A Date that Will Live In Infamy: Dec. 7, 1941 or April 15th?
Then He said to them, “Give to Caesar what is Caesar’s, and to God what is God’s. Matthew 22:21
“A date that will live in infamy, is how President Roosevelt described December 7, 1941, Pearl Harbor Day; but many Americans seem to believe it is as well an apt description for April 15th in any given year. We are often told around this time how many days (months) we must work after January 1st before we begin paying ourselves, instead of the government. The wit of Ben Franklin expressed many years ago that “nothing can be certain but death and taxes; yet he also told us, “Idleness and pride tax with a heavier hand than kings and parliaments. If we can get rid of the former, we may more easily bear the latter. Believe it or not there is a spiritual element to paying taxes, and Jesus did not avoid the subject; though admittedly when He said what we read above in the Gospel of Matthew He was answering a question put to Him craftily for the purpose of tripping Him into such an answer that would finally silence Him and end His public mission.
The evil intent of Jesus’ enemies, the Pharisees, was to collaborate with their own enemies, the tax-supporting Herodians, to do their dirty work in putting a question to Jesus that would infuriate either the tax-paying national populace of the Jews or the governing Roman authorities. They thought His answer would surely make one of these two so angry that Jesus’ mouth would be stopped and His mission from His Father in Heaven aborted. Instead His wisdom so amazed them, they fled the field of battle, themselves silenced!
We also can be amazed by the wisdom of Jesus in quieting their tongues, and still miss the import of His words to our own sanctification. He desires that we not only hear what He says, in every instance, but express our love for Him through obedience. Tax collectors and taxes both were hated in His day, and we, being honest, grate under the “burden of paying taxes in our day. But what Jesus teaches us here is that the Christian faith is no enemy to civil government. Indeed, the government of Jesus’ day was far more odious than the one we live under in America today. The Jews under Roman rule had no voice concerning the rate of their taxes, or changing their government at the ballot box. Yet God raised up the authorities in their day just as He has the authorities in our day for the purposes of order and justice in the society. Jesus was aware of that and honored the government even though they became His unjust executioners.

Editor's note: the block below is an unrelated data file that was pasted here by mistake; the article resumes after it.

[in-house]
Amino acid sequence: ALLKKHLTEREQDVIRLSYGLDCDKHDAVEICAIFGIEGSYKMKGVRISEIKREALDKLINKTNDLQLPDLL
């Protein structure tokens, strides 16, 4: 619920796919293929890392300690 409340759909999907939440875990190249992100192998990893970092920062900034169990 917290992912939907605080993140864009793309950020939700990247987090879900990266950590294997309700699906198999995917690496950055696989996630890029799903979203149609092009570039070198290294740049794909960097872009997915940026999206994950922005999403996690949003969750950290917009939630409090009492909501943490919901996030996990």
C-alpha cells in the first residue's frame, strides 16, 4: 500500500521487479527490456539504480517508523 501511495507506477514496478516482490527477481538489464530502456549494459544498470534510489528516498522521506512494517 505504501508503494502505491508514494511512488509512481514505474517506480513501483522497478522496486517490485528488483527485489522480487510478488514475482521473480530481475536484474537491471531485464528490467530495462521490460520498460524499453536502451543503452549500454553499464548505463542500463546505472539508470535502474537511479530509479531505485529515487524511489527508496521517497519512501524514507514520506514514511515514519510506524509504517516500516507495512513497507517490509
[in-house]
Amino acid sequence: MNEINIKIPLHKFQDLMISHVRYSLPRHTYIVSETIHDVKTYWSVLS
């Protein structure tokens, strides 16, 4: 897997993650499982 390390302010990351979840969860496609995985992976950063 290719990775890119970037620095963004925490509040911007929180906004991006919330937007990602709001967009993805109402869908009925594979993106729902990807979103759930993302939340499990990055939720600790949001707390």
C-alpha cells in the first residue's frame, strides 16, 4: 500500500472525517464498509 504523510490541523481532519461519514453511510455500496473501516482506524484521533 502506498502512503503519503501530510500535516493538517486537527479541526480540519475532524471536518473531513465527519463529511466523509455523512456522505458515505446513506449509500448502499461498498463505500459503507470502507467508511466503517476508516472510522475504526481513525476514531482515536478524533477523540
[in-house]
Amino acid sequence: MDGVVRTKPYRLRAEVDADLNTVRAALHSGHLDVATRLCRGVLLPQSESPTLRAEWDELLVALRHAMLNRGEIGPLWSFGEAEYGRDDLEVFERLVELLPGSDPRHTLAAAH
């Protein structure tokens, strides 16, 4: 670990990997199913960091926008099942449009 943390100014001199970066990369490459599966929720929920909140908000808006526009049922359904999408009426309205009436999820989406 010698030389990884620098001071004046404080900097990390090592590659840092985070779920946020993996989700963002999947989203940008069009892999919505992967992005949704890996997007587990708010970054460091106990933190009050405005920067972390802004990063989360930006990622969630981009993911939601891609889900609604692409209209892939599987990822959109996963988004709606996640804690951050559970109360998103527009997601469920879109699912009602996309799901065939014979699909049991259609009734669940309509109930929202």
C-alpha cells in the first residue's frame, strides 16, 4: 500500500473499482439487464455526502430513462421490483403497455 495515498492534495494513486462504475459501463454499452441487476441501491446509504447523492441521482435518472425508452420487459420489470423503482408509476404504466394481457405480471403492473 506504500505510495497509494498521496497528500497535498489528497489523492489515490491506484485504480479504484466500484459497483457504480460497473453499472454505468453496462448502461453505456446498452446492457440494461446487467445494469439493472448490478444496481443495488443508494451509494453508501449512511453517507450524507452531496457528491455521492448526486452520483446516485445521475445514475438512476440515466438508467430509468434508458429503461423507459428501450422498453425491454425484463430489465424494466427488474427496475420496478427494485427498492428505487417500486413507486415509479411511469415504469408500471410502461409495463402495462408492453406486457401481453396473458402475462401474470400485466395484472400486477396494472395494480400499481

He has given us in our day a privilege not enjoyed by every Christian in every age; the honor to say something about how we are taxed and who taxes us, as well as who rules over us. To not exercise that honor is a sin; not just idleness, not just oversight, not just ignorance; it is a willful sin. Give to Caesar (civil government), Jesus said, what is Caesar’s, and give to God what is God’s! Jesus tacitly admonished Caesar for putting an inscription on his coins falsely claiming his own divinity, in saying give to God what is God’s. We are to obey God rather than men when man’s rulings are disobedient to God’s expressed will. And we are to worship Him alone. But we are to obey the authorities over us (Romans 13) in all things that are not in direct disobedience to God and His Word. What we cannot do is exempt ourselves from voting. We are citizens of Heaven, but we are also citizens of our home country. It is our spiritual duty and precious privilege to exercise both responsibilities. We do not put purple ink on one of our fingers when we vote, but think when you vote of those who do, at the risk of their life, and value what you have with thanksgiving to God.
“Heavenly Father, help me in Your strength to give honor where honor is due, and live as one who is in submission to my Lord and Savior.
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